By Tyson Thorne

February 7, 2019

NancyPelosi02 Large

The first time someone tried quoting the Bible to me with a phrase found nowhere in Scripture was high school. In order to curb my evangelistic enthusiasm the assistant principal told me to "Do as the Bible says and 'when in Rome, do as the Romans do'". When I pointed out that wasn't in the Bible, she doubled down saying, "Oh it is, I think you need to read your Bible more." Yeah. The actual origin of the phrase is credited to Saint Ambrose, the bishop of Rome in 387 B.C. So no, it is not in the Bible.

I admit to ridiculing her at the time telling the story to friends and family, not because she made a simple mistake but because she thought she caught me in a "gotcha moment". Looking back, I probably should have been a little more kind. Biblical literacy is at an all-time low and she's not the only one to make a mistake like that. Lot's of people, for example, think the phrase "cleanliness is next to godliness" is also from the Holy Book. In truth, it comes from a well know teaching (well-known if you are old and Jewish) by Phineas ben Yair, a Jewish scholar whose writing is included in the Talmud and reads as follows: “The doctrines of religion are resolved into carefulness; carefulness into vigorousness; vigorousness into abstemiousness into cleanliness; cleanliness into godliness.” In this case, "cleanliness" is literally next to "godliness" in the text. I can hear the sad trombone sound now, but it's a true story. This is where the famous adage comes from.

So I've learned to be forgiving of those famous old phrases being mistaken for Scripture. I mean I still correct people, but I go much lighter on the amount of ridicule I assail them with. What does surprise me, however, is when someone ascribes to the Bible something that isn't well known, or known at all, to anyone else. I know I'm going to be accused of partisanship, but I'd say the same thing if it came from a Republican, honest. When Nancy Pelosi was asked what her favorite Bible verse was, she couldn't provide chapter and verse. “I can’t find it in the Bible," she said, "but I quote it all the time and I keep reading and reading the Bible. I know it’s there someplace. It’s supposed to be in Isaiah."

Okay, a lot of lay people can quote the Bible and not necessarily the reference. I've been there myself, having to look up a verse to prove my point. Not a big deal. What made this instance worthy of a column is the "verse" she quoted: “To minister to the needs of God’s creation is an act of worship. To ignore those needs is to dishonor the God who made us.” Does this sound familiar to you? No? Me either. In fact, I don't think the phrase expresses a Biblical teaching, either. I'd have to ask some questions of Ms. Pelosi to get more information. In an attempt to redeem her, however, I did try to find something close to this maxim in the Bible. There are two possible passages I found (kudos go out to Logos Bible software), but they don't exactly teach what her "verse" teaches.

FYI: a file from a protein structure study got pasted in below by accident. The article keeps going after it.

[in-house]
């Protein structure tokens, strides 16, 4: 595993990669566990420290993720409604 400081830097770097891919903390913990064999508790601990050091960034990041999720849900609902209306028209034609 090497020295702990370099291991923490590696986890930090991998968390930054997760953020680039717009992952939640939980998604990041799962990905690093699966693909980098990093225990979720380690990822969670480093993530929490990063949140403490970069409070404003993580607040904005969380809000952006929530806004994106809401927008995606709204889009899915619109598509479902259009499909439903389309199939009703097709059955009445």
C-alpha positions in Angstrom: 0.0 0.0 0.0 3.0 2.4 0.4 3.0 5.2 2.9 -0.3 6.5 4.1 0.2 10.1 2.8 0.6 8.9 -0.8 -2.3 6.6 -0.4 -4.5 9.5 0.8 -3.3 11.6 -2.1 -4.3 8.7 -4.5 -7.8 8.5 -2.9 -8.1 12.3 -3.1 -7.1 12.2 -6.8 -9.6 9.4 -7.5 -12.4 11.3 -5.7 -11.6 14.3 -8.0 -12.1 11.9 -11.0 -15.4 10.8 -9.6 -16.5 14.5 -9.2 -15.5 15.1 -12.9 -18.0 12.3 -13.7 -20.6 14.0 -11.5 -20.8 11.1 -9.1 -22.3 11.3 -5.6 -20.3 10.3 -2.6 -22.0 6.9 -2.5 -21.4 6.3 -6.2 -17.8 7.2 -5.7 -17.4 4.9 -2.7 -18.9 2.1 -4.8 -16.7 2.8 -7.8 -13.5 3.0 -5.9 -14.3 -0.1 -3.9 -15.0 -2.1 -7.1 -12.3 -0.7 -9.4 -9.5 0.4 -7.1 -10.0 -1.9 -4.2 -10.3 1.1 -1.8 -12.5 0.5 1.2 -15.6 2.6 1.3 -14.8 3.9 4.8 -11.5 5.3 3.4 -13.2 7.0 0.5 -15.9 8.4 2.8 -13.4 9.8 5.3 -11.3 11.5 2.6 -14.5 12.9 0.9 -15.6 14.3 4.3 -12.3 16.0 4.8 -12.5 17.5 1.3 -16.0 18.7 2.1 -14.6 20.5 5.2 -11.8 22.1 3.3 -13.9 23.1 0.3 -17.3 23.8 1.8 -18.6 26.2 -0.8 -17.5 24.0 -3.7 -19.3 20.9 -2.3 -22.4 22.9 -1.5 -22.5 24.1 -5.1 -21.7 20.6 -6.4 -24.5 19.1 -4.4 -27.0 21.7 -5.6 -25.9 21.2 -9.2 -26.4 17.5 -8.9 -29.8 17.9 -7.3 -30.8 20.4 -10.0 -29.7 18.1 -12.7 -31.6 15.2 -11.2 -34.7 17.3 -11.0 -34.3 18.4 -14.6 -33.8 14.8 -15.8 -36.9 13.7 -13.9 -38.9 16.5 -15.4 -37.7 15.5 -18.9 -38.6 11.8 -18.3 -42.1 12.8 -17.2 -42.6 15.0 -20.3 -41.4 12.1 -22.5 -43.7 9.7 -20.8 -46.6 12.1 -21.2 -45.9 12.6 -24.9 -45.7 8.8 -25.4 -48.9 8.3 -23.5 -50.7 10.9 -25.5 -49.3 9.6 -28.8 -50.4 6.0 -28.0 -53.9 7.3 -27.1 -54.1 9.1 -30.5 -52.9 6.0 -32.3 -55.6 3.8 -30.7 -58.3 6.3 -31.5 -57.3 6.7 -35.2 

The first of those verses is Matthew 25.40b: "...just as you did it for one of the least of these brothers or sisters of mine, you did it for me.’ If "God's creation" is intended to mean "people" and not the planet then, maybe, this verse fits the bill. It is certainly a well known passage of the Bible, which makes this association a strong possibility.

The other possibility is Proverbs 14.31: "The one who oppresses the poor has insulted his Creator, but whoever honors him shows favor to the needy." I doubt I could find one person in any church across America who has memorized this verse, much less made it their life verse. That said, it is a great teaching. We once more have to change "God's creation" to mean "the poor", but it otherwise fits the sentiment.

So Nancy's favorite Bible verse isn't found anywhere in the Bible, not really. But what may be more telling is what she thought was in the Bible. A while back I did an article about Pelosi's statement that a border wall is "an immorality". At the time I wondered what her moral standard was, because the Bible teaches the exact opposite when it comes to nations protecting their borders. This might explain her statement. I could see how someone holding to her verse could construe that a border wall does not minister to the needs of creation and thwarts "the poor" from coming into America where their lives would be improved. So there may be some logic in what she does based on her beliefs, it just so happens those beliefs are not biblical.

If you have any examples of things people thought were in the Bible that aren't, please share it on our Facebook group or email me. I'd love to hear the story.

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